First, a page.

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Dust;

Let me stick in a word for the best beginner car that I can think of....the Crosley. First of all they are relatively simple to find. There must be 30 on Craigslist in various areas right now. They are inexpensive for initial purchase, parts are readily available and they are easy to work on. You can find and restore a Crosley station wagon for under $7,000!!! I am starting on my 5th one right now (some people never outgrow the beginner level). They attract more people at a show than almost any other car since they are so unusual. Also, in Crosleys you can find just about any model you can imagine from sports cars to wagons, to pickups to SUVs. They are small so after you get the fever (no one owns only one Crosley...I have 13) there is always room for another one. Finally, I proudly say that Crosley people are some of the finest and most fun in the antique car hobby. If you want to see Crosleys go to Crosley Automobile Club Inc.- Home for all Crosley Car Owners and look at the pictures from our National show. If I can be of service in helping you find a car, feel free to ask.

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It depends on what interests you more. You mentioned a 60's car are you attracted to the muscle aspect? If so a corvair may not do it for you (although I had one and agree they are still relatively inxpensive but parts are available). If you want a 60's car consider the one off cars, a satelite instead of a road runner for example or olds and buick had thier version of the chevelle, mercury cougar rather than a mustang and so on. I would get something with a good body and bad motor over a bad body and good motor. Mechanics are easier for a beginner and it at least looks decent even if it runs like crap :). A model A is also readily available and they are super simple to work on and understand. one benefit is there is lots of room to get at the motor or under it.

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First suggestion is to look into natural health remedies for your illness. I didnt believe in them either until I tried some, and cured an illness that defied the doctors for years. You could start by reading Living Health by Harvey Diamond. He cured some heavy duty stomach trouble of his own, just by correct food combining. There is a lot of info on the web too. How can eating healthy do any harm

Second, welcome to the old car hobby. For your needs I suggest you stick to a Chev or Ford from the early 6Os. They are the easiest to fix and the easiest and lowest cost to fix.

The dark horse in the race is the Chrysler line. The slant 6 Dodge and Plymouth are my favorites, good cars and easy to fix but not as common as Ford and Chev . If you find a good one, they are usually better buys.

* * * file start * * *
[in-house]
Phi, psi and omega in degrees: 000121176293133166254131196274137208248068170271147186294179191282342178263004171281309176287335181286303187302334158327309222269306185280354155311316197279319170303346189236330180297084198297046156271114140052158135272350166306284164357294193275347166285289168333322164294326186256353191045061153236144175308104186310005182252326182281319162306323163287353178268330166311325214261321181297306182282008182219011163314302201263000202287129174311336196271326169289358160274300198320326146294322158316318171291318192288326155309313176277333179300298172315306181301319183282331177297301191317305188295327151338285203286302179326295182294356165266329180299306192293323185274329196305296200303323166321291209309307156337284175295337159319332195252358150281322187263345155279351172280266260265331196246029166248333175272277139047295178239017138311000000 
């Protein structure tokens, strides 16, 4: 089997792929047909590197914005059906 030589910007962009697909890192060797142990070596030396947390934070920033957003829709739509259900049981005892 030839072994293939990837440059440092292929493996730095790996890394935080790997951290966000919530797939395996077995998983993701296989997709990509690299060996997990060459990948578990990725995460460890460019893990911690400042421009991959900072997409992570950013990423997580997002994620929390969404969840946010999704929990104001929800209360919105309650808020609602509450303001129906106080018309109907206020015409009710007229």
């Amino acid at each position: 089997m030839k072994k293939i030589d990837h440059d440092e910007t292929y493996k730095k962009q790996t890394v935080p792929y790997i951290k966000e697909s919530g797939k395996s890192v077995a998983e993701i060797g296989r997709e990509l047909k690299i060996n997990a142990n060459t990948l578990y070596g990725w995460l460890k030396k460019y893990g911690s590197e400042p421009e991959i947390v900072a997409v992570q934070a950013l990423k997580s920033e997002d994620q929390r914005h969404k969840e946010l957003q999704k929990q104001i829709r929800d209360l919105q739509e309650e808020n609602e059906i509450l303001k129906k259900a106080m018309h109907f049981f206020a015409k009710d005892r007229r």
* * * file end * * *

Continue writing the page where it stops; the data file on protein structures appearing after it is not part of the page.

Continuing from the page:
Buy the best, most complete low mileage car you can afford. This will likely mean a 4 door sedan or similar boring car. However you never know your luck. You might find a Barracuda at a bargain, they are usually cheaper than a Camaro or Mustang. Or maybe a Nova or Falcon hardtop. Dont be afraid to ask questions and look at a lot of cars before you buy.

Then get a repair manual and go by it. The ones the factory issued to dealers are the best and not too hard to find. They were sold to every dealer in the country and there are thousands of them around. Usually $2O to $5O at auto flea markets and on Ebay. Will definitely save more than they cost in time and money, sometimes on your first repair job.

That is about enough for a start. You can have some fun and learn a lot of things by hanging around old car cruise nights. Some of the things you hear are even true lol.

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As an example, just a few of weeks ago I bought a 1966 Dodge Coronet sedan, slant six auto, for $4OO. This is a local car with less than 35OOO miles on it. It needs some bodywork and the upholstery is starting to come apart at the seams but it is all complete and runs like a brand new car. The cost to go back on the road will be minimal and all needed repairs can be done by me in my back yard or garage.

Not the most exciting car in the world but you can have a lot of fun at minimal cost, everything is easy to get at and simple to fix, and most everything you need is still available from local stores.

With a six cylinder car, not only are they easier to fix but you can afford to buy gas for them. Some of the big motor cars will draw the attention at shows but you cant afford to drive them anywhere.

Edited by Rusty_OToole (see edit history)
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Join a club! Join a club! Join a club! The members of the club will be happy to guide you to a really good purchase. If you do it alone there is a good chance you buy a car and THEN join the club. At the first meeting they will say "Oh, you bought THAT car."

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As an example, just a few of weeks ago I bought a 1966 Dodge Coronet sedan, slant six auto, for $4OO. This is a local car with less than 35OOO miles on it. It needs some bodywork and the upholstery is starting to come apart at the seams but it is all complete and runs like a brand new car. The cost to go back on the road will be minimal and all needed repairs can be done by me in my back yard or garage.

Not the most exciting car in the world but you can have a lot of fun at minimal cost, everything is easy to get at and simple to fix, and most everything you need is still available from local stores.

With a six cylinder car, not only are they easier to fix but you can afford to buy gas for them. Some of the big motor cars will draw the attention at shows but you cant afford to drive them anywhere.